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WNY Republicans revel as Trump era dawns

WASHINGTON – This was the day they worked for and waited for, the day the pollsters and pundits and other people they don’t trust said would never come.

And Donald J. Trump’s supporters from Western New York reveled in the moment as their hero was inaugurated as the nation’s 45th president on Friday.

Braving occasional chilly rain showers and a security presence designed to keep Trump supporters and protesters safe and separated, the Trump supporters didn’t complain. Instead, amid the gray skies, they saw hope.

“It was wonderful,” said Debbie Kruger, 61, of Hamburg, who backed Trump for the presidency from the day he announced his campaign. “The people around us were so happy. There was no negativity. We were part of history.”

They were also part of a raucous crowd that included protesters – including some who got in Kruger’s face and told her she had no right to be there. But that didn’t bother her one bit.

“Everybody has the right to express their views,” she said. “Even with the protests and the ugliness, it can’t stop our happiness.”

That’s just the way that Erie County Republican Chairman Nicholas A. Langworthy felt, too.

One of the first party establishment people in the state to sign on and support Trump, Langworthy looked on from about 50 rows back from the podium.

Three years after he met with Trump in hopes of persuading him to run for governor, Langworthy said: “It’s really fulfilling to see that road end in the White House.”

Langworthy praised Trump’s speech, in which he vowed to upend the political order and restore the American economy .

“I thought it was outstanding,” he said. “He spelled out a bold vision where America comes first.”

Marina Woolcock, a longtime Republican activist from Amherst who is now retired and living in Florida, was equally impressed. She said she was surrounded by people in thrall to Trump and the promises he reiterated from the podium.

“People really believe he can put America on track again,” said Woolcock, 72. “We really need a different direction – and we need jobs.”

Erie County Conservative Chairman Ralph C. Lorigo and his contingent stood near the front of the crowd, surrounded by Trump supporters from other states.

“We talked to a lot of people about the types of patriots we are,” Lorigo said. “Everyone felt that America was now headed down a much better path, a traditional path, that will make us a stronger country…I could see how everyone there connected with what Trump says to them.”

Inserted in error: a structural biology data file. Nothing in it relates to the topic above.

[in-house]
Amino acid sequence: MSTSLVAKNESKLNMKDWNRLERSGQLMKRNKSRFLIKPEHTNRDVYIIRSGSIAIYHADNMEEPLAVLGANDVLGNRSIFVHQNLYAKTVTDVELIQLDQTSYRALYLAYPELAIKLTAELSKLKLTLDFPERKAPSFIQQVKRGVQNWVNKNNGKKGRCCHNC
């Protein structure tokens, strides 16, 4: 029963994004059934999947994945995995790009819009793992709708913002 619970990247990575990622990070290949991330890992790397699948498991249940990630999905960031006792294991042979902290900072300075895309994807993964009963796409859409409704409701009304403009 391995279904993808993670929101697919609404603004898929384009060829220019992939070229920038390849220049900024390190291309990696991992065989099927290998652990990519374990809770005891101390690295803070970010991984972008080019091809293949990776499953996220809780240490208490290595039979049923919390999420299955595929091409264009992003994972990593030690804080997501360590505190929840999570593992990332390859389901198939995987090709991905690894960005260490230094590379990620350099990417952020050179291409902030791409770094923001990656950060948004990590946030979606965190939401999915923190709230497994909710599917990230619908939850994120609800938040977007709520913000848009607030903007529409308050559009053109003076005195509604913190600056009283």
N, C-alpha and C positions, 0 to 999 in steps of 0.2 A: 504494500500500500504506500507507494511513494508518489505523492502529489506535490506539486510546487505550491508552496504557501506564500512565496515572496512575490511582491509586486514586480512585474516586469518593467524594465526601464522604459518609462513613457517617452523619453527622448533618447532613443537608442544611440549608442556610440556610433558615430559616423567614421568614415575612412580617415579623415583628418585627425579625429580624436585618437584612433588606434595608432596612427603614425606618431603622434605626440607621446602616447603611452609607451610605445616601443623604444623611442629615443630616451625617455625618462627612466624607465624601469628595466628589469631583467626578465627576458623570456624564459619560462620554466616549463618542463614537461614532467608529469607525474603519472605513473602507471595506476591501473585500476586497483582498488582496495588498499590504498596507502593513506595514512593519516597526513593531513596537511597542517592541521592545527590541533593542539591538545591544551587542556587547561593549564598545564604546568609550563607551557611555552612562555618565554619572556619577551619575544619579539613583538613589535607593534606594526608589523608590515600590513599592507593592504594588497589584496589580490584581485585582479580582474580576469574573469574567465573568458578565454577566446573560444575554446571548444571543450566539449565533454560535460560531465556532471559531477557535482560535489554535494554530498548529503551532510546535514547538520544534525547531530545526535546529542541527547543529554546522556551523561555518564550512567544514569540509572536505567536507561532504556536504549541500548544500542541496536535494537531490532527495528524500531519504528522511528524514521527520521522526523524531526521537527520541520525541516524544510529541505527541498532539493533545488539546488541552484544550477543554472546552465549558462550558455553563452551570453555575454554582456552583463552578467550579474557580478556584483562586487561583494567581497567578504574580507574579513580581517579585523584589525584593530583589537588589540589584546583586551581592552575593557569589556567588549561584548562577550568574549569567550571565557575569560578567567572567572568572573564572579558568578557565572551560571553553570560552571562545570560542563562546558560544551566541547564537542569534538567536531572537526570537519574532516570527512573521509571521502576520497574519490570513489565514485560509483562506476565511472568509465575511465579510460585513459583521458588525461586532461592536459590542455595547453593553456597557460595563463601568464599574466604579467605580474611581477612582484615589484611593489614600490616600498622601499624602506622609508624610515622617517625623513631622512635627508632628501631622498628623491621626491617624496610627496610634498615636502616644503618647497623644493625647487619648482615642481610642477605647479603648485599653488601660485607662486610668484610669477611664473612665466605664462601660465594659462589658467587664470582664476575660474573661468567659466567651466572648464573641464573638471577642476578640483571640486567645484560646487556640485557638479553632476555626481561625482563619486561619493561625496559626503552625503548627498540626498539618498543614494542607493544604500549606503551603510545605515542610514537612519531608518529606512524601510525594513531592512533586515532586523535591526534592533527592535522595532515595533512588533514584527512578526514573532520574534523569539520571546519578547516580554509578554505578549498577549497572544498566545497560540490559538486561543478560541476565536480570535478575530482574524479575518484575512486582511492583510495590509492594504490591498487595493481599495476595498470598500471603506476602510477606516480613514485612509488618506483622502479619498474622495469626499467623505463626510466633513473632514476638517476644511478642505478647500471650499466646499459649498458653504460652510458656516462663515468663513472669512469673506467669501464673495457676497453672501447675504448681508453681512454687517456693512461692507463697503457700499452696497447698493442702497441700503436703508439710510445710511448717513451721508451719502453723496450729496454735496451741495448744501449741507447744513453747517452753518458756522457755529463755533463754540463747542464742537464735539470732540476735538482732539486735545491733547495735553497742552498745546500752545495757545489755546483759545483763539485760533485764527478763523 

Lorigo’s only complaint was one that thousands of inaugural visitors make every four years: that they have to arrive hours early and stand in place for all that time for their chance to witness history.

It isn’t an easy thing to do, and not surprisingly, Jennifer Caggiano of West Seneca felt exhausted and under the weather after the ceremony.

But it was worth all the trouble, she said.

“I thought it was so moving,” said Caggiano, 54. “Just to be there, at an inauguration, had to be the opportunity of a lifetime.”

Of course, this was no normal inauguration. Trump’s views drew hordes of protesters.

Mary Ann Hess of Niagara Falls just missed an encounter with the worst of them: those that ransacked a Starbucks in downtown Washington.

Hess, her husband and friends left the National Mall and headed toward the subway after the inauguration, and she suggested that the group stop at a nearby Starbucks. But when they saw the crowds outside, they decided not to go in.

“We would have been in the middle of it,” said Hess, owner and founder of Niagara’s Honeymoon Sweets, a chocolate company that displayed its wares at the New York State Society’s Inaugural Gala Thursday night. “But we missed it all. We really had a great time.”

So did Carl P. Paladino, the lightning-rod Buffalo School Board member and longtime Trump supporter. But he, like many inaugural visitors, found the inaugural logistics to be a bit much.

He missed his subway stop and then got stuck behind huge crowds and tight security, so he never made it to his reserved seat.

Standing near where he was supposed to sit, Paladino loved what he heard from his friend, the new president.

“I think he gave hope to the families of majority of Americans and hope for those who have not had a chance to live the American dream,” he said. “It was a very proud moment for America.”

News staff reporter Robert J. McCarthy contributed to this report.

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